Other OutcomesTable 3.
The rates of death did not differ significantly between the hypothermia group (in which 47 of 163 children [29%] died) and the control group (in which 49 of 162 children [30%] died) (Table 2). A total of 86 of the 96 deaths (90%) occurred before the 18-month assessment. A higher proportion of survivors in the hypothermia group than in the control group had an IQ score of 85 or higher (77% vs. 63%; relative risk, 1.22; 95% CI, 1.00 to 1.49; P=0.05) (Table 2). Significantly more children in the hypothermia group than in the control group survived without neurologic abnormalities (65 of 145 [45%] vs. 37 of 132 [28%]; relative risk, 1.60; 95% CI, 1.15 to 2.22) (Table S9 in the Supplementary Appendix). Among survivors, children in the hypothermia group had significantly reduced rates of cerebral palsy (21% vs. 36%, P=0.03) and moderate or severe disability (22% vs. 37%, P=0.03) and had significantly better scores for gross motor function and manual ability (Table 3). The rates of visual and hearing impairments did not differ significantly between the two groups, and head circumference and growth were similar in the two groups (Table S10 in the Supplementary Appendix).Table 4.
Approximately 30% of children did not complete the psychometric tests. Among the children who completed the psychometric tests, there was no significant between-group difference with respect to IQ scores that were measured on a continuous scale and other scores, with the exception of 1 of the 11 scores compared (attention and executive function, P=0.03) (Table 4). There were also no significant differences between groups in mean scores on the index of health care status derived from parental assessments (HUI2 and HUI3) or in parental scores for children's strengths and difficulties and ADHD scores (Tables S9, S10, and S11 in the Supplementary Appendix).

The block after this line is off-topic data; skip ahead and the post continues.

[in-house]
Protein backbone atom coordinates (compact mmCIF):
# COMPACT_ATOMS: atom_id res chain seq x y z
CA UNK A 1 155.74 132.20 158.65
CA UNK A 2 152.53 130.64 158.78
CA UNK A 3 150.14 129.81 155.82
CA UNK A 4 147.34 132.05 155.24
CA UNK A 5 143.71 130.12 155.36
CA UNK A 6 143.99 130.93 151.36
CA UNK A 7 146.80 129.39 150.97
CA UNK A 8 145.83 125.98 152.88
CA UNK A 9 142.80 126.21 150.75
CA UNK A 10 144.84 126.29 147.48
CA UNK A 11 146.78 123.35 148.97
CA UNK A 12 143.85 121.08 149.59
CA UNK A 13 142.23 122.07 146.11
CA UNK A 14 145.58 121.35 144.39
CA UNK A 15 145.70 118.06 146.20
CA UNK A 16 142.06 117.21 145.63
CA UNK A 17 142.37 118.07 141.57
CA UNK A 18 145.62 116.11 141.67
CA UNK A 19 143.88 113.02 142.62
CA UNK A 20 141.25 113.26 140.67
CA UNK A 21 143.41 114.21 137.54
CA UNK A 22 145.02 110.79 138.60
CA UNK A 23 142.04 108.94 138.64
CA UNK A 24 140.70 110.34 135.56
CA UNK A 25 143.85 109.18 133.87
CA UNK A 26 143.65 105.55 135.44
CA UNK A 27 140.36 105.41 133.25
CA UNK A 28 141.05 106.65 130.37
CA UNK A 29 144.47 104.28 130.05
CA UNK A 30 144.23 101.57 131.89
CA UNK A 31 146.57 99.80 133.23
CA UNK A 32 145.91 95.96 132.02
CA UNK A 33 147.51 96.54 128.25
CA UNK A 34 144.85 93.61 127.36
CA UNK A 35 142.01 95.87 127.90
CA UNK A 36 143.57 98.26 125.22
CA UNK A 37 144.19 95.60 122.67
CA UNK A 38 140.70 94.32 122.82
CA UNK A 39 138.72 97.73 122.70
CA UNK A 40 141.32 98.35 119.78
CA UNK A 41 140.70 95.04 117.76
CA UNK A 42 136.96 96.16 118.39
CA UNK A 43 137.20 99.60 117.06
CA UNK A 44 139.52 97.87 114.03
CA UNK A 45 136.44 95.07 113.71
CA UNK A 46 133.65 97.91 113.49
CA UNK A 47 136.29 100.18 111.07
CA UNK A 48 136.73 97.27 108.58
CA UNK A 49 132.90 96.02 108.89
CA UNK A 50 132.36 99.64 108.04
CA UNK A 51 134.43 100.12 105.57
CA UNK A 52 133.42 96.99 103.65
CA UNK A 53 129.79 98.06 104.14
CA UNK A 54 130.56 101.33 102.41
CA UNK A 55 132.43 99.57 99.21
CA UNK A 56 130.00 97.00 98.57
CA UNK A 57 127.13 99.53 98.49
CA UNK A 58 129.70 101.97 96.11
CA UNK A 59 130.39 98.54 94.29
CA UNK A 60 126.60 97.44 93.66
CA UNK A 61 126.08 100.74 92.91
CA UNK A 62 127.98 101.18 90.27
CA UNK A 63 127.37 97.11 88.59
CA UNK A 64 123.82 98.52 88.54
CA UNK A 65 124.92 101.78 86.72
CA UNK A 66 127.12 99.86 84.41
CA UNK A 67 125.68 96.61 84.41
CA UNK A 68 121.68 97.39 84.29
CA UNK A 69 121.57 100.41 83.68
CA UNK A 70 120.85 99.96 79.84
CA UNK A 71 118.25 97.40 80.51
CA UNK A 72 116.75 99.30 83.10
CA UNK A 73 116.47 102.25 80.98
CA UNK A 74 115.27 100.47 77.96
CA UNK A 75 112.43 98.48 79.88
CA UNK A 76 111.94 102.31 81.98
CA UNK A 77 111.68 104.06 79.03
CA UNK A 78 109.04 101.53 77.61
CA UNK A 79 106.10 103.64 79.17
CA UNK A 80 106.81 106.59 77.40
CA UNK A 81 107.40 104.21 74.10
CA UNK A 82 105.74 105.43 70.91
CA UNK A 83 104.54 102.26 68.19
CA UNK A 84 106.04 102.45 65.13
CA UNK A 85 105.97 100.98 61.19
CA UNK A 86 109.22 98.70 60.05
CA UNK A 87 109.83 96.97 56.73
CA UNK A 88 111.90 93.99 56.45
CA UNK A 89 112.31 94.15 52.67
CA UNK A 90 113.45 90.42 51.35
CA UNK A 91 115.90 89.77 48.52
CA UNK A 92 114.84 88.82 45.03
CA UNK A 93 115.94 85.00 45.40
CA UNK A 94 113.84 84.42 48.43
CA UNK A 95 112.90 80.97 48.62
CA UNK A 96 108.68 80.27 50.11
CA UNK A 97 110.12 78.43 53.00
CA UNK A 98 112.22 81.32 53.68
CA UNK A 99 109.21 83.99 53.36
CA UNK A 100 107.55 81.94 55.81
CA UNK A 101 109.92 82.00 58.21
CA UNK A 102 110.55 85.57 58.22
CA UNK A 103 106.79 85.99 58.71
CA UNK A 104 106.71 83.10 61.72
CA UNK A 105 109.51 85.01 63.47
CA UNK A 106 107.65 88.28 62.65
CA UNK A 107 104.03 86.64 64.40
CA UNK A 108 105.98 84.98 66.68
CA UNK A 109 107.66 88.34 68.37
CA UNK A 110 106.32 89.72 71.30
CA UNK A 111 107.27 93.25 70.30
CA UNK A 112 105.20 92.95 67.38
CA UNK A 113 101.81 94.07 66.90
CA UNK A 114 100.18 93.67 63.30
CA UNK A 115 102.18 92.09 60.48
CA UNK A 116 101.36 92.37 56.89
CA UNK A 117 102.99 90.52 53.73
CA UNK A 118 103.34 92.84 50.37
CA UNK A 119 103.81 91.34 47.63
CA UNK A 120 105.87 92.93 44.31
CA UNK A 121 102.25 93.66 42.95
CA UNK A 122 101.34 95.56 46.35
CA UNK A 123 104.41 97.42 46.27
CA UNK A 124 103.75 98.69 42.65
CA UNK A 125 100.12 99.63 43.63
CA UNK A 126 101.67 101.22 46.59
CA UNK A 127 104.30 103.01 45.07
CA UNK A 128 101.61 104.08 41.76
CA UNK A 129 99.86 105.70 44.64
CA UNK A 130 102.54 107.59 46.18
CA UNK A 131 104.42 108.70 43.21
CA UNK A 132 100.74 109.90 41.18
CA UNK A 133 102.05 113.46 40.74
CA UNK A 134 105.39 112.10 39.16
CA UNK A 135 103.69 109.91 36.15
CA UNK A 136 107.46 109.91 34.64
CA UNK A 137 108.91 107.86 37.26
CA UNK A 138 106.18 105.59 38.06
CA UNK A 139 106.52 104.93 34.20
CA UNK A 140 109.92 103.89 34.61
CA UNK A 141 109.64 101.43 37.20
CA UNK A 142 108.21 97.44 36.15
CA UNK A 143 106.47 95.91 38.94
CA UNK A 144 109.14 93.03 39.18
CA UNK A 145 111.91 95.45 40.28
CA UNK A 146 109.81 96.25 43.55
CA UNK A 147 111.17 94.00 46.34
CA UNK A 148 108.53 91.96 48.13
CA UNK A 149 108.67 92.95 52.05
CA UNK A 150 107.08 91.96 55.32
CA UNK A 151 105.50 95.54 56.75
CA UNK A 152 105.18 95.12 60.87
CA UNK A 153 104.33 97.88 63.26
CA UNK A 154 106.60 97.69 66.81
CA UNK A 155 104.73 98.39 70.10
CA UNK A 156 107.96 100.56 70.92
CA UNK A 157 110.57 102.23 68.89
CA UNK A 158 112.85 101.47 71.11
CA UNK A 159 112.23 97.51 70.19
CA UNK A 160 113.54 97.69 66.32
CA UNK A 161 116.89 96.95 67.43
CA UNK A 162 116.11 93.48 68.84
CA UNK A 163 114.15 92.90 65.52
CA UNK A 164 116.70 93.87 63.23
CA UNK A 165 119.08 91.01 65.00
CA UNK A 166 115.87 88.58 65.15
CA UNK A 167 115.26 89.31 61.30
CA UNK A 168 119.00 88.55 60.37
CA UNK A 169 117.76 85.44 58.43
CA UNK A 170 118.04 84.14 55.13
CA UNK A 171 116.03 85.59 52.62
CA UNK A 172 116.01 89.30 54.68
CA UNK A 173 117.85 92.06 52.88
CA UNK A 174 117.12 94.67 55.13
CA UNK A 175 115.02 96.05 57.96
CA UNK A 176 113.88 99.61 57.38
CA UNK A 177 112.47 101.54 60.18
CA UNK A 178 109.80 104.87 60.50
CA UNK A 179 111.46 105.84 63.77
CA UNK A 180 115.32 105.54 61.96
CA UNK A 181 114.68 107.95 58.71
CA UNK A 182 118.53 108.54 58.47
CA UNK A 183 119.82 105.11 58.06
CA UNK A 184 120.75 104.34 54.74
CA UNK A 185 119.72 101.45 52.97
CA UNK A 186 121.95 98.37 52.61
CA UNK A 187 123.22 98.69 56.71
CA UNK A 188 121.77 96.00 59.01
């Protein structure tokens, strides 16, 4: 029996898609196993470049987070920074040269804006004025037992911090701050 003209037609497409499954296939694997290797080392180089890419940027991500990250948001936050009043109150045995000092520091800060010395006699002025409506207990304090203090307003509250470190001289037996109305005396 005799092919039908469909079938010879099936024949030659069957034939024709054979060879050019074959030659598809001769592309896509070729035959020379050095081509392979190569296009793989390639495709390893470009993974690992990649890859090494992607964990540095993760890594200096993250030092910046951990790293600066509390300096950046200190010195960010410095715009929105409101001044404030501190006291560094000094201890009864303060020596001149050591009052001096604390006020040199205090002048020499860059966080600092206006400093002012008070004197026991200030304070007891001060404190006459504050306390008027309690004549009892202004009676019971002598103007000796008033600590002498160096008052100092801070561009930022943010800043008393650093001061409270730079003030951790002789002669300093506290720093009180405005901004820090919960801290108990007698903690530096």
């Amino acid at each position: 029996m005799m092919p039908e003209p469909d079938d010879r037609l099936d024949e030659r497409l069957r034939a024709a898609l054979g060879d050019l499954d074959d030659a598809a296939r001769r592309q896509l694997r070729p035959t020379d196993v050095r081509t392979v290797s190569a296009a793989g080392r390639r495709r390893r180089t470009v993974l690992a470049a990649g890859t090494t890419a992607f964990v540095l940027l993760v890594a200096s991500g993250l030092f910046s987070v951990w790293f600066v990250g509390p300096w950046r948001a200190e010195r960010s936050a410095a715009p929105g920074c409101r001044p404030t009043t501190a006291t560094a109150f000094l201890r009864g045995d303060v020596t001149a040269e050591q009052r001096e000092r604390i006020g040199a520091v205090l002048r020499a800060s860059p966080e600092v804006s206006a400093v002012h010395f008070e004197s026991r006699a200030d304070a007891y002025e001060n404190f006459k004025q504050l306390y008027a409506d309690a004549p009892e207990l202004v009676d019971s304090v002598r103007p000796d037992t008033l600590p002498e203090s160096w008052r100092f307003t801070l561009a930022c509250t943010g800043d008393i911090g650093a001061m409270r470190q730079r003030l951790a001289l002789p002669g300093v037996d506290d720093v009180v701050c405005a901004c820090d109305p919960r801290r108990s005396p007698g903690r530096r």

The mean difference in the academic achievement score favored the hypothermia group but was not significant. The proportion of children who required use of special educational resources was lower in the hypothermia group than in the control group (8.2% vs. 26.9%; relative risk, 0.30; 95% CI, 0.12 to 0.79; P=0.01) (Table S12 in the Supplementary Appendix).
Children with asphyxial encephalopathy who were treated with hypothermia shortly after birth were significantly more likely to survive with an IQ score of 85 or higher at 6 to 7 years of age than were children who did not undergo such therapy. Similar proportions of children in the two groups died, but a higher proportion of survivors in the hypothermia group had an IQ score of 85 or higher, and the frequency of moderate-to-severe disability was lower in this group than in the control group.